If I were to make such a move, I would want to be armed with some leverage (such as NIH funding) and be ready to move if I had to. Personally, I feel that if people are happy in their current department/institution but are playing this game to get a good retention package, it is a risky move and they should be mentally prepared to actually move. That said, as a regular reader of your blog, I know that your motivations are different.

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    1. One of the reasons why I brought this up is that I have many friends moving right now or trying to move and I've been kind of shocked by this whole process. The options they are getting for one reason or another are beyond what I thought was possible, so I'm wondering...

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    2. Luminiferous AetherMay 23, 2017 at 1:37 PM

      Hmm interesting. Would be great if you could at some point put up a post about your experiences/observations on this, whether direct or indirect. Whenever the timing is appropriate for you to do so, of course. It would be very helpful to those of us who are in that position right now or might be in that position a few years down the line.

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    3. I know. I was trying to outline some of those options in this post, but it's hard to do without giving away specifics. I'm weary of recounting other people's stories without their approval. I will have to ask for permission to share. I don't have anything is mine to share, just watching at the moment...

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  3. I've moved twice pre-tenure. I started out at a 2nd tier large state university, but knew from the get-go that I wouldn't be staying long. Bad location (geographically), bad dept politics, and poor support for research. But it was the best offer I received as a postdoc (bad year for academic hiring overall). 2 years later in I ran into a colleague at a conference who basically just asked if I was happy where I was. 6 months later my lab moved to an academic research institute out west and spent about 5 years there. Did well, got grants, pubs, etc., but was really missing the university setting. Recently hired back into a traditional department with promotion, but had to wait a year for tenure since I wasn't technically tenured yet. Definitely an unorthodox path that cost me some time relative to my peers, but worked out in the end. In these types of cases personal contacts are key. No way I would've been able to move twice as just another application in the 'pile'. Plus, if you're moving large grants with you it changes everything. Amazing how money cuts through a lot of the bs.

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    1. I think this is really the key for moving having the right contacts...or developing them in advance for the right move. But after all money makes the world go round.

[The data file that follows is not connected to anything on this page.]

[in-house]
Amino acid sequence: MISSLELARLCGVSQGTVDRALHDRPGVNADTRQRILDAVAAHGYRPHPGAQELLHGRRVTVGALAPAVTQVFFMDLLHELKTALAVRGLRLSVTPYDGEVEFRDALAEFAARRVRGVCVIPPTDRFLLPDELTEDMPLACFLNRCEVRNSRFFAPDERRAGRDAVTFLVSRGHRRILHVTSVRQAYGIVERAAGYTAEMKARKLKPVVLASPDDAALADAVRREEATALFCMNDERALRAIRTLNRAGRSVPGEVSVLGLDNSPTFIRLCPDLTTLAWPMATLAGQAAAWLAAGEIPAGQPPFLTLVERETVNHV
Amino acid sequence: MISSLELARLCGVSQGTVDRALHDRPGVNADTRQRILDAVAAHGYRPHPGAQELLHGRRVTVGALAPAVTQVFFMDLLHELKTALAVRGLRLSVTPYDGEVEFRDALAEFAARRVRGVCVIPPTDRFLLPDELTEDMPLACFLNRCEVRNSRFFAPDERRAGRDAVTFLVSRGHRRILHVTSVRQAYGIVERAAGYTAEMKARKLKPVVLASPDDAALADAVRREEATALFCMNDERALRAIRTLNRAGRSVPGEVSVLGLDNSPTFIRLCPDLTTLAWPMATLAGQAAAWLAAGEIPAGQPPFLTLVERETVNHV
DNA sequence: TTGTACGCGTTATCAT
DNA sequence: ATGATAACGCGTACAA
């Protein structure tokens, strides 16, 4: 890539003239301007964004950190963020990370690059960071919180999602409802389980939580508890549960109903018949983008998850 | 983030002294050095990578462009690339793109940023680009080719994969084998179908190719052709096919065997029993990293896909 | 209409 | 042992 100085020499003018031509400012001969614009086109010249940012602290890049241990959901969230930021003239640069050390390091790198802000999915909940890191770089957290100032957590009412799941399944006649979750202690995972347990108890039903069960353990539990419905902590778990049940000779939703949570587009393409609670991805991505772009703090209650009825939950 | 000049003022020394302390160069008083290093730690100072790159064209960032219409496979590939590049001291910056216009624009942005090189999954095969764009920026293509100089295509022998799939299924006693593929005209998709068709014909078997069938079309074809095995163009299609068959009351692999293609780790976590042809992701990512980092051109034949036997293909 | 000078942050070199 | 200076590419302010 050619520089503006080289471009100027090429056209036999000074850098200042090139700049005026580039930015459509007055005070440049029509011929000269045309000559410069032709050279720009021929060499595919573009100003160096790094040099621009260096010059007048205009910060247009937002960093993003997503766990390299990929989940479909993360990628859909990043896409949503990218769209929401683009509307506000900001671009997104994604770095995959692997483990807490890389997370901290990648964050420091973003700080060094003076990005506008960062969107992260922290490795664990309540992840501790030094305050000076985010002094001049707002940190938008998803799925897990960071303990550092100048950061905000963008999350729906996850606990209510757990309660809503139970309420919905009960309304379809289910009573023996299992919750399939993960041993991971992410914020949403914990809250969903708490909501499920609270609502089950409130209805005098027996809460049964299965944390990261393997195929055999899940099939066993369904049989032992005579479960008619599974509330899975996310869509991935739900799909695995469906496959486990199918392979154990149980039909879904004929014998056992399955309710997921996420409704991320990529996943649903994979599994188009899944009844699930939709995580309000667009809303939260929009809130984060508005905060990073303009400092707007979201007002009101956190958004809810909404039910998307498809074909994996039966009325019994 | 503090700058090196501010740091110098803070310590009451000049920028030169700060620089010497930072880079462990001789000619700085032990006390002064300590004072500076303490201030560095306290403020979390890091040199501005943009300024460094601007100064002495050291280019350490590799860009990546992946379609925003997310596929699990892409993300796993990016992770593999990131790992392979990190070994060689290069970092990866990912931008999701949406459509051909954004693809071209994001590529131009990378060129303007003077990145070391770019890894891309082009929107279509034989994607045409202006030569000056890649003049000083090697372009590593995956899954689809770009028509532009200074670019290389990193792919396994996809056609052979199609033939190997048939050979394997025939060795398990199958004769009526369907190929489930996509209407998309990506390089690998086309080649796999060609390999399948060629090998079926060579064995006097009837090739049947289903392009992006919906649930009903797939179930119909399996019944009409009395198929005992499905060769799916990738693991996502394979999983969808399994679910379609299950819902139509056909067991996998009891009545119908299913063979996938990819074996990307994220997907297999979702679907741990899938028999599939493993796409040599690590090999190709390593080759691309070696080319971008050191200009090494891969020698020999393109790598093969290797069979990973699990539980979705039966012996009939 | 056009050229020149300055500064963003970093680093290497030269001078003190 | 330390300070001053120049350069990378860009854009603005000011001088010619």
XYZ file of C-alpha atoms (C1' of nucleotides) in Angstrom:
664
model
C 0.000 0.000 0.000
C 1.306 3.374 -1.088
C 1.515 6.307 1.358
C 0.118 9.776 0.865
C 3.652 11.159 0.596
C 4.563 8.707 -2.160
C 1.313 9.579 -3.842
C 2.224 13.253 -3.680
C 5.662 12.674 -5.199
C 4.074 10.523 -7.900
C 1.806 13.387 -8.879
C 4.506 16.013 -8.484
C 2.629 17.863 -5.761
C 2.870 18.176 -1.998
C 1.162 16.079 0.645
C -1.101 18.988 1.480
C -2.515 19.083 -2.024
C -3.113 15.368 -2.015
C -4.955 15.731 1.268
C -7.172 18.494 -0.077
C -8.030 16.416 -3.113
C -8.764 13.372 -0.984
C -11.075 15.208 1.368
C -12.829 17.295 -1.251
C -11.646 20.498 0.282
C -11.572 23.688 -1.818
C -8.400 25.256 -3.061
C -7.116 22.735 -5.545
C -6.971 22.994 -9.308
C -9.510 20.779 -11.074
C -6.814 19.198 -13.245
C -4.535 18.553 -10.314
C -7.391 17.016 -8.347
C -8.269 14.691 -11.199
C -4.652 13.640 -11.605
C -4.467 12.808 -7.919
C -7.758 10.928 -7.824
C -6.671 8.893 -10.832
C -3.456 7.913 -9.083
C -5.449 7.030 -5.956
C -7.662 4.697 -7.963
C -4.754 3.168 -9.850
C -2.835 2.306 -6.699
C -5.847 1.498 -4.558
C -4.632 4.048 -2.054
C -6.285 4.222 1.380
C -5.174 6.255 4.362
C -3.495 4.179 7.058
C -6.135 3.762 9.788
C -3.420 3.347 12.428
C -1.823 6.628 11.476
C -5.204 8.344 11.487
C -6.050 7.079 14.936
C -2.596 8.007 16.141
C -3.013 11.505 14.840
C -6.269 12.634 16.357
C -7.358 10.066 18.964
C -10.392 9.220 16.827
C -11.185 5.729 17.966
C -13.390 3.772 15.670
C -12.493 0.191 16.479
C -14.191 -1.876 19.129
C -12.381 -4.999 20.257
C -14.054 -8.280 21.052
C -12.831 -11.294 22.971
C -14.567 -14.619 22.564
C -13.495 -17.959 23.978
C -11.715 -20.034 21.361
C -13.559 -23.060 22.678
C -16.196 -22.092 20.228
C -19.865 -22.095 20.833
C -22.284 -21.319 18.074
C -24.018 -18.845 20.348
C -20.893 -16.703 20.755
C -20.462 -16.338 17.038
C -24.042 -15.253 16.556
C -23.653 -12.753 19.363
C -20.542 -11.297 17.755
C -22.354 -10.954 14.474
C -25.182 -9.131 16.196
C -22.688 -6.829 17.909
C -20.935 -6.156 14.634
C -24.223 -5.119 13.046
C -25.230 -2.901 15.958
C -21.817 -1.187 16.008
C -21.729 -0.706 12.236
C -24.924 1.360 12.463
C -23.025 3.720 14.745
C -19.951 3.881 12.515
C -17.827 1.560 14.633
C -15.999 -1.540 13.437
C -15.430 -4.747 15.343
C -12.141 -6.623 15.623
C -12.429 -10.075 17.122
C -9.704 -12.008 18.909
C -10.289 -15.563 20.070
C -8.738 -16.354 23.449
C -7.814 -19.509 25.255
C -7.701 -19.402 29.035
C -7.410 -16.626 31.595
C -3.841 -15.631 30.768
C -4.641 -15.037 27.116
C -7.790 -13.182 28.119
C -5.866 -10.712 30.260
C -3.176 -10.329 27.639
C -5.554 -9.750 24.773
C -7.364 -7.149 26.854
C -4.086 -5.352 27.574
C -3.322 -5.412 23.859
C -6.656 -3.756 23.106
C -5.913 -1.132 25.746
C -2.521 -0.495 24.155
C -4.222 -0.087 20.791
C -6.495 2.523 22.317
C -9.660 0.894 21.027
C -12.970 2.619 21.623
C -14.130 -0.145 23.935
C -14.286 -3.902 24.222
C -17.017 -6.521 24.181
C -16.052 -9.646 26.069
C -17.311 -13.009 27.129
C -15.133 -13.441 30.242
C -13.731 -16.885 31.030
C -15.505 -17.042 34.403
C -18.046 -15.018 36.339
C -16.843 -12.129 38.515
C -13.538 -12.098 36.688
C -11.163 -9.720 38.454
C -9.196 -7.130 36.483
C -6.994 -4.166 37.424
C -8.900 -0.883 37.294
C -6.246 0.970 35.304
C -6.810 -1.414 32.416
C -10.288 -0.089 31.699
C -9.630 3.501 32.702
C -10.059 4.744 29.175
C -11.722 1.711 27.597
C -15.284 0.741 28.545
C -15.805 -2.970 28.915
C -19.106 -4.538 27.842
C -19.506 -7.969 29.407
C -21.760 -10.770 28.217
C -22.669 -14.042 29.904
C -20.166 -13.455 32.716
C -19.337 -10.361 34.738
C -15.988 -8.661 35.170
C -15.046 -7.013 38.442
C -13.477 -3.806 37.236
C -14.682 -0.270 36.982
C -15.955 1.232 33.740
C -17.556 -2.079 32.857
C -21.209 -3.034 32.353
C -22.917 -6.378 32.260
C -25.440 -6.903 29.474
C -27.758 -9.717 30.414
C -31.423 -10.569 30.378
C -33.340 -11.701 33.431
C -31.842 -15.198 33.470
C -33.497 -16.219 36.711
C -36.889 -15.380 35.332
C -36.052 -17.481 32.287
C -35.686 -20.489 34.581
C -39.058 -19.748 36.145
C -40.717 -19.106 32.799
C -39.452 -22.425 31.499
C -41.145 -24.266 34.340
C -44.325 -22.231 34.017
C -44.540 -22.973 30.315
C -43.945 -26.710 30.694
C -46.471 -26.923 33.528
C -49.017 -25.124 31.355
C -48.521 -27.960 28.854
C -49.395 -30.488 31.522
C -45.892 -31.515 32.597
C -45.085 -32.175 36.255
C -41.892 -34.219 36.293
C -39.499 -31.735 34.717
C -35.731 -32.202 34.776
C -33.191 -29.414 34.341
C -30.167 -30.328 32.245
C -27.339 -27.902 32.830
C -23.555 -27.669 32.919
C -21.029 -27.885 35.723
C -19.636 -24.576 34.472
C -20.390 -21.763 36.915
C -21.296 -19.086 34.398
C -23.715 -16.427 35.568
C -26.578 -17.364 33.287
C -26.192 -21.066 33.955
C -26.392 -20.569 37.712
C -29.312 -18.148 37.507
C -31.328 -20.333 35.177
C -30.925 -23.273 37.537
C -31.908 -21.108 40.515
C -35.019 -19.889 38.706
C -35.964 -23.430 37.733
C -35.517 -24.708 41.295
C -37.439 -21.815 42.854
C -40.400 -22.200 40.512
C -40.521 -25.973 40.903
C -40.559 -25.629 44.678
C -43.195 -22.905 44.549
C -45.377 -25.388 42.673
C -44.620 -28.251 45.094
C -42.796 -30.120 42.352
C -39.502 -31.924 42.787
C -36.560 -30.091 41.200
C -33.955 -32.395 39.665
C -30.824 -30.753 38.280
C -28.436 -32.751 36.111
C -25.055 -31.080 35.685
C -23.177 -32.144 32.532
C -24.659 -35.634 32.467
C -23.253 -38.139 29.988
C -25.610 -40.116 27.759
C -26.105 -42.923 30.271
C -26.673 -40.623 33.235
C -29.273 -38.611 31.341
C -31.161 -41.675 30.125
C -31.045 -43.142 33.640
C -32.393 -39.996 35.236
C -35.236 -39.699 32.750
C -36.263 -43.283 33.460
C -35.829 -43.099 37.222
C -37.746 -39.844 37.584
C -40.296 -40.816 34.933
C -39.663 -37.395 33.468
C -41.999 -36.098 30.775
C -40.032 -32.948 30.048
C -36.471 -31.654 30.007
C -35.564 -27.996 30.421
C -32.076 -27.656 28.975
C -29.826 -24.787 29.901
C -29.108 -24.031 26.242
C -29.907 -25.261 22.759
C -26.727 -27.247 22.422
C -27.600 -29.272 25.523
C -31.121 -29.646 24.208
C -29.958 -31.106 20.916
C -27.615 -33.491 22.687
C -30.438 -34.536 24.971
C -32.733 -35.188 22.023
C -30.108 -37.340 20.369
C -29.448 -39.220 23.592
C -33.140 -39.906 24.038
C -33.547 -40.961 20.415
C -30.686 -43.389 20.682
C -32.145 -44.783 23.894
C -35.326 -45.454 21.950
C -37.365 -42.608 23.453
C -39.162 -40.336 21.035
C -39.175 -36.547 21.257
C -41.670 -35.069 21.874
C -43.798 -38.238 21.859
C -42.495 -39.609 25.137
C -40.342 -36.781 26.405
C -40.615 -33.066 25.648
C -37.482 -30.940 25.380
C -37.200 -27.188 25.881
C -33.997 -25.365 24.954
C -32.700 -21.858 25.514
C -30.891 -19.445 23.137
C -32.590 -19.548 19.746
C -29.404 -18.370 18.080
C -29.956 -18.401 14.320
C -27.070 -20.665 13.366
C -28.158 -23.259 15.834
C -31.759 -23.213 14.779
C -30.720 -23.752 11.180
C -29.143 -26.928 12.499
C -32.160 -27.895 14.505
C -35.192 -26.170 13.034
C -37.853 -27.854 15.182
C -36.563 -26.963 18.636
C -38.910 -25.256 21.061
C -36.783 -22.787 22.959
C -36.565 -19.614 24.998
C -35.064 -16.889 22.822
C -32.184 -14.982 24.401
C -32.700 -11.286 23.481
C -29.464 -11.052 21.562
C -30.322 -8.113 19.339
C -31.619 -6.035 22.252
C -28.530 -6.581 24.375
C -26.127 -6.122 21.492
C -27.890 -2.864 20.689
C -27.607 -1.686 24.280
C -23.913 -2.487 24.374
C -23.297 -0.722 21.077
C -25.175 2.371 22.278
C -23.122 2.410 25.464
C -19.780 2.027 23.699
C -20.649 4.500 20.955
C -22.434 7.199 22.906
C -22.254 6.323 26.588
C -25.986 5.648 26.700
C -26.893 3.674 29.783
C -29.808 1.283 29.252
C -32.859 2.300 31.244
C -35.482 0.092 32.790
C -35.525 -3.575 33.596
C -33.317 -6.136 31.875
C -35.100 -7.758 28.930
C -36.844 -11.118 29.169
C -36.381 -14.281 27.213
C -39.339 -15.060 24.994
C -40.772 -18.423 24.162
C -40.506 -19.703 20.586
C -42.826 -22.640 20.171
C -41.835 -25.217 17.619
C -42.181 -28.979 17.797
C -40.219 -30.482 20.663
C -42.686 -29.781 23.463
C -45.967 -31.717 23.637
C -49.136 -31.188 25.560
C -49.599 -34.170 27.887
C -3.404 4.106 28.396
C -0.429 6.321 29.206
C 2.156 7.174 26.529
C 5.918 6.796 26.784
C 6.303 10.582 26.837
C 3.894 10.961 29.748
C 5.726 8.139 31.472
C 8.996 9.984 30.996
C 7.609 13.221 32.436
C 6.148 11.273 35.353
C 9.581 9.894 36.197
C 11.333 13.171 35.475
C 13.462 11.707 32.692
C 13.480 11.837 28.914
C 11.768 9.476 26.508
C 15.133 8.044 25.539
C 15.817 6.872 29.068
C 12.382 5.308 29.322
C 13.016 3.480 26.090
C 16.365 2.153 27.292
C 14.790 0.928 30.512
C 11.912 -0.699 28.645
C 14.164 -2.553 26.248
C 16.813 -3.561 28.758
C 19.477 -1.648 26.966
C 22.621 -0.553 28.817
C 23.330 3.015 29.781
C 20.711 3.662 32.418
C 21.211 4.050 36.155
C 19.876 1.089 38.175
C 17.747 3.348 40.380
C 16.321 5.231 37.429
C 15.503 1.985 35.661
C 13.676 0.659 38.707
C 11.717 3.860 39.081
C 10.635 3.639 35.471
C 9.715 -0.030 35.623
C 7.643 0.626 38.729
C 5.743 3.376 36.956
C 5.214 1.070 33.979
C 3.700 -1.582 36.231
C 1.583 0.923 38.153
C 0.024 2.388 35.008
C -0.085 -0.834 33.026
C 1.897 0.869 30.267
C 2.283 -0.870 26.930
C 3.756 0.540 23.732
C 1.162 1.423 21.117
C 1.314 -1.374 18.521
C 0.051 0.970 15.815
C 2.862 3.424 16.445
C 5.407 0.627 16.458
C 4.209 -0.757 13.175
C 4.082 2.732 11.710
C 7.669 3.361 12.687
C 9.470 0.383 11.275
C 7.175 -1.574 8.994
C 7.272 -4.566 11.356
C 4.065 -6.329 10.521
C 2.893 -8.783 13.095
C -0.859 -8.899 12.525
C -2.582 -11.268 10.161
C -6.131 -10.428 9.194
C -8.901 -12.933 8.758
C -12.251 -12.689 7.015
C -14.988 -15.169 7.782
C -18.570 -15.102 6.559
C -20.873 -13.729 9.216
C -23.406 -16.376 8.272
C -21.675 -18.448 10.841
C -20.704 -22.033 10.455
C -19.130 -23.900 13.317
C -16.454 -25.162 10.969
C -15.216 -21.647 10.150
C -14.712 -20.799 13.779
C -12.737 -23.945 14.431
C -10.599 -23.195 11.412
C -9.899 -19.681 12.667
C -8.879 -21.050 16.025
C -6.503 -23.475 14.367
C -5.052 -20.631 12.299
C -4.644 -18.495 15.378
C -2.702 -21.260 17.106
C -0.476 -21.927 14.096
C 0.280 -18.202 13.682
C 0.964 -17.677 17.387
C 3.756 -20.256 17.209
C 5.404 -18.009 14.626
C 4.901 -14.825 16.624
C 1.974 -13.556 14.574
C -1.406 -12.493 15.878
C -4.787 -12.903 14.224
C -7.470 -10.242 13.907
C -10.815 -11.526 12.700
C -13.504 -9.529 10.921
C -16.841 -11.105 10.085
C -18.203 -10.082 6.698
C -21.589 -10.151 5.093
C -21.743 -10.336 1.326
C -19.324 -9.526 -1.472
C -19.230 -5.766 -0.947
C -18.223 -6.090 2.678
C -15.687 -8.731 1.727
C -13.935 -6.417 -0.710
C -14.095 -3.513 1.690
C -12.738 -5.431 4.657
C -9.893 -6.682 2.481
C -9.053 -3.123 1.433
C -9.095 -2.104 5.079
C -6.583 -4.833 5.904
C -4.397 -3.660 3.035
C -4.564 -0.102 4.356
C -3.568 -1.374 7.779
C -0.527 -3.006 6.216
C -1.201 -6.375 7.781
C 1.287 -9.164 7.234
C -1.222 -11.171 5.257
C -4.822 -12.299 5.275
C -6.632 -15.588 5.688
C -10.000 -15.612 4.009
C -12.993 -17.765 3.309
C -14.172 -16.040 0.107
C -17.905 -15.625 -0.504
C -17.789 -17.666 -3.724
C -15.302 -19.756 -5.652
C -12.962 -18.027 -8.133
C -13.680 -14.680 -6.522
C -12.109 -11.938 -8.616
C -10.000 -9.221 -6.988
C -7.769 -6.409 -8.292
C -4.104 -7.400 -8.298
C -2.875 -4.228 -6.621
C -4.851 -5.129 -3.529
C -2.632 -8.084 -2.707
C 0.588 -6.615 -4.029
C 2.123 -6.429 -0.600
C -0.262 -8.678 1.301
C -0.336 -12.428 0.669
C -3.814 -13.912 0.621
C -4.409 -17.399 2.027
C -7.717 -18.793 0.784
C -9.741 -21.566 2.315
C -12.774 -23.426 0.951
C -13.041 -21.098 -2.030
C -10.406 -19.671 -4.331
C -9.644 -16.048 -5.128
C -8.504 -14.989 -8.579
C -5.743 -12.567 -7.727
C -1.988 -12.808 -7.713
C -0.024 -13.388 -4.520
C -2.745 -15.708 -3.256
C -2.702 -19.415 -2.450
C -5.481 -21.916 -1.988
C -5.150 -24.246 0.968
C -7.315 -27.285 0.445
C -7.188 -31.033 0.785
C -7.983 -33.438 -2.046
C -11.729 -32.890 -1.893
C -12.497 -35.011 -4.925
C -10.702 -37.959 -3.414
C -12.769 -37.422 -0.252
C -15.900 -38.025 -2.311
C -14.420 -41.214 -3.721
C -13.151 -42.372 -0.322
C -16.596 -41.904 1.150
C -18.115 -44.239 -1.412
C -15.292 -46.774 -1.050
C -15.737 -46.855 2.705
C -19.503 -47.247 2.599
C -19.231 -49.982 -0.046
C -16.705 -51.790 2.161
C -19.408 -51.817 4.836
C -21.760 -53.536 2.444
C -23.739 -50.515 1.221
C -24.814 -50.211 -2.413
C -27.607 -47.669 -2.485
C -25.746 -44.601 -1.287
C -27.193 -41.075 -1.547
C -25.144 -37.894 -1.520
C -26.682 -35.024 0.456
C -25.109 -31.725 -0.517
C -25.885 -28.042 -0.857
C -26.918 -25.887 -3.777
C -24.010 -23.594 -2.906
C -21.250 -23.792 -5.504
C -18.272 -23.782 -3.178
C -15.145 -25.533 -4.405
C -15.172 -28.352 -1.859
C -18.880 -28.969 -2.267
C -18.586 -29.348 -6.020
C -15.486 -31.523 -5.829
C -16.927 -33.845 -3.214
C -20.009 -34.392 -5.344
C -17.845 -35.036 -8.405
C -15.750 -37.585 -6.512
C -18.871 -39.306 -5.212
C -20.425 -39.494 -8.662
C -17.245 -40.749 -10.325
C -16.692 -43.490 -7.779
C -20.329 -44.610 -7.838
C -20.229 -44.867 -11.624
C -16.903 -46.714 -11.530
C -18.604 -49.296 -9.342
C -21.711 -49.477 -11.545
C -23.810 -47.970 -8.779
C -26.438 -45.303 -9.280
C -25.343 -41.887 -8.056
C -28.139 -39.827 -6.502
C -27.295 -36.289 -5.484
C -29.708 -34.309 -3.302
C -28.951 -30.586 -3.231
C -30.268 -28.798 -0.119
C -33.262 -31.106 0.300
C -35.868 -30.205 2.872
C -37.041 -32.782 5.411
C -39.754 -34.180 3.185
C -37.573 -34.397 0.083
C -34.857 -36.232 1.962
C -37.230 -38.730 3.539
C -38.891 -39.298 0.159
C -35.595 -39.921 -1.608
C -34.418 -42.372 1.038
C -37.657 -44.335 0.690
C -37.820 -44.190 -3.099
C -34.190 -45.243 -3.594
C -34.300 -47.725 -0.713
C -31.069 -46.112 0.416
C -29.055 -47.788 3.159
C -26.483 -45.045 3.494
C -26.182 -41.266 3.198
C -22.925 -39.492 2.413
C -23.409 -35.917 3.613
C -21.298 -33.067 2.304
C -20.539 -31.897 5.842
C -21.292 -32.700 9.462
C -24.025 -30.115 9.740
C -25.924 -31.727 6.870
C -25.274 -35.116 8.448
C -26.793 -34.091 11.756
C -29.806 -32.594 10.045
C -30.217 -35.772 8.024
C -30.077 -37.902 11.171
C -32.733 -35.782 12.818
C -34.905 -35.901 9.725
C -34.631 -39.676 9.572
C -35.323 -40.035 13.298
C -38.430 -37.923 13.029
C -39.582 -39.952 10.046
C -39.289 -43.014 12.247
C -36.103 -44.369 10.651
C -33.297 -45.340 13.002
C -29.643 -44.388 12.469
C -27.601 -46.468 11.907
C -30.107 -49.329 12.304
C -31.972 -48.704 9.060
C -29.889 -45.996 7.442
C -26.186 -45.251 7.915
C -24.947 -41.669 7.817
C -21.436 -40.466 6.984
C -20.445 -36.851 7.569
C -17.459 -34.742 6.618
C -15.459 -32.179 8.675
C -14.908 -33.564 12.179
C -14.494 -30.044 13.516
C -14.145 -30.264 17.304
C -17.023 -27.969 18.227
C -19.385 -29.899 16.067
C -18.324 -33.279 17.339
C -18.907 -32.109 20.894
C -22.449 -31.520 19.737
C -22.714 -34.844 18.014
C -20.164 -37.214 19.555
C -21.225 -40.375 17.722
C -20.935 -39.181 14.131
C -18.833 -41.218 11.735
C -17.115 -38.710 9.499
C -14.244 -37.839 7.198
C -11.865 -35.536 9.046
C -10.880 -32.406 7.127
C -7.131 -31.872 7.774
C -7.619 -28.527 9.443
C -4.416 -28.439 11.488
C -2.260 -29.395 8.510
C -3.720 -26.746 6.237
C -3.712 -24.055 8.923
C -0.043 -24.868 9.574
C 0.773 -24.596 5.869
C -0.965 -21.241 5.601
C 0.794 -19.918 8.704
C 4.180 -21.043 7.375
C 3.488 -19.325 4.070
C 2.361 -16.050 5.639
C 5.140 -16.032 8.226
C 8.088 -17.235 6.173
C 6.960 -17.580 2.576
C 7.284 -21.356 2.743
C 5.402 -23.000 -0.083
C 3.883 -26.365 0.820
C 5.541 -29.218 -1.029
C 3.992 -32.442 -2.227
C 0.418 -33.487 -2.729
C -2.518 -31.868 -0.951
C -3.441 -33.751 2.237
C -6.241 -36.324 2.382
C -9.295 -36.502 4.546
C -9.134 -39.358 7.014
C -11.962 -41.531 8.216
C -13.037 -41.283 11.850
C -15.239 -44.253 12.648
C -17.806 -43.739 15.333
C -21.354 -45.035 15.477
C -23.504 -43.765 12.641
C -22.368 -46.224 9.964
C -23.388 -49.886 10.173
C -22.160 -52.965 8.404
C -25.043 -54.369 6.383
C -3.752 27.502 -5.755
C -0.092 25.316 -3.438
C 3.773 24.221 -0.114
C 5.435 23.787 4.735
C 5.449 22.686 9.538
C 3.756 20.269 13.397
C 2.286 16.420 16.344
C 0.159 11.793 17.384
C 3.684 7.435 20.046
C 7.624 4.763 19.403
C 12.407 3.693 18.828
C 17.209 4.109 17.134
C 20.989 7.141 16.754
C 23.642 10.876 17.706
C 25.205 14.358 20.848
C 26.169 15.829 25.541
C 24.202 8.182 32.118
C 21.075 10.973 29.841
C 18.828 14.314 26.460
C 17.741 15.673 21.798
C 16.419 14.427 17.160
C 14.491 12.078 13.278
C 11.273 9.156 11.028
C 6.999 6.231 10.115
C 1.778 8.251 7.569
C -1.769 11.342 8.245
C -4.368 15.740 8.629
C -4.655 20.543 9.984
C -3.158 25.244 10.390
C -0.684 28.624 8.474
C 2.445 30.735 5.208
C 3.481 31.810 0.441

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  4. I cannot imagine finding the energy and time to put in serious job applications for other positions before tenure. It's hard enough managing all that goes in and around a young lab. I guess what I am trying to say is: unless I would have a hunch that tenure might be denied, I would never put in the effort to apply/explore other options simply to have leverage (call me old fashioned). Also, I would think (call me naive) that applying elsewhere while having tenure would send more of a sign of wanting to consider other options (rather than having). But little do I know: I've not encountered any of this in my own university via friends or colleagues and at my former place the people who did not get tenure were so shocked and amazed that they never even considered another option until their fate had been sealed.

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  5. So suppose you are not being recruited by anybody but want to move while in yrs 3-4. Do you just fill out job applications like any postdoc would? What do you do about stuff like rec letters etc, especially if you don't really want to share with anyone yet that you are looking?

    Or do you email search chairs, dept chairs, and deans directly and ask for a look through your CV?

    Or is there another standard route? Seems like all the cases I know of are somebody being specifically recruited by a collaborator/close colleague. But waiting around for for that of you are interested in possibly moving seems terribly inefficient.

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    1. I think you do all these things. By now you should have a wide network of colleagues, so you mention to close friends you may be looking. If a position in a place you're interested in opens up and you know someone there, you ask around and have them put in a good word, or you just email the chair and show your interest. If they do not have a position open, you ask around. Sometimes just knowing you are interested, could do the trick. On the other hand it is entirely possible the job is not the right fit or it is not the right time. I think the mid-career move is more about networking than just brute force application if you are doing well. If you don't get tenure, then a good old fashioned large spectrum search may be in order...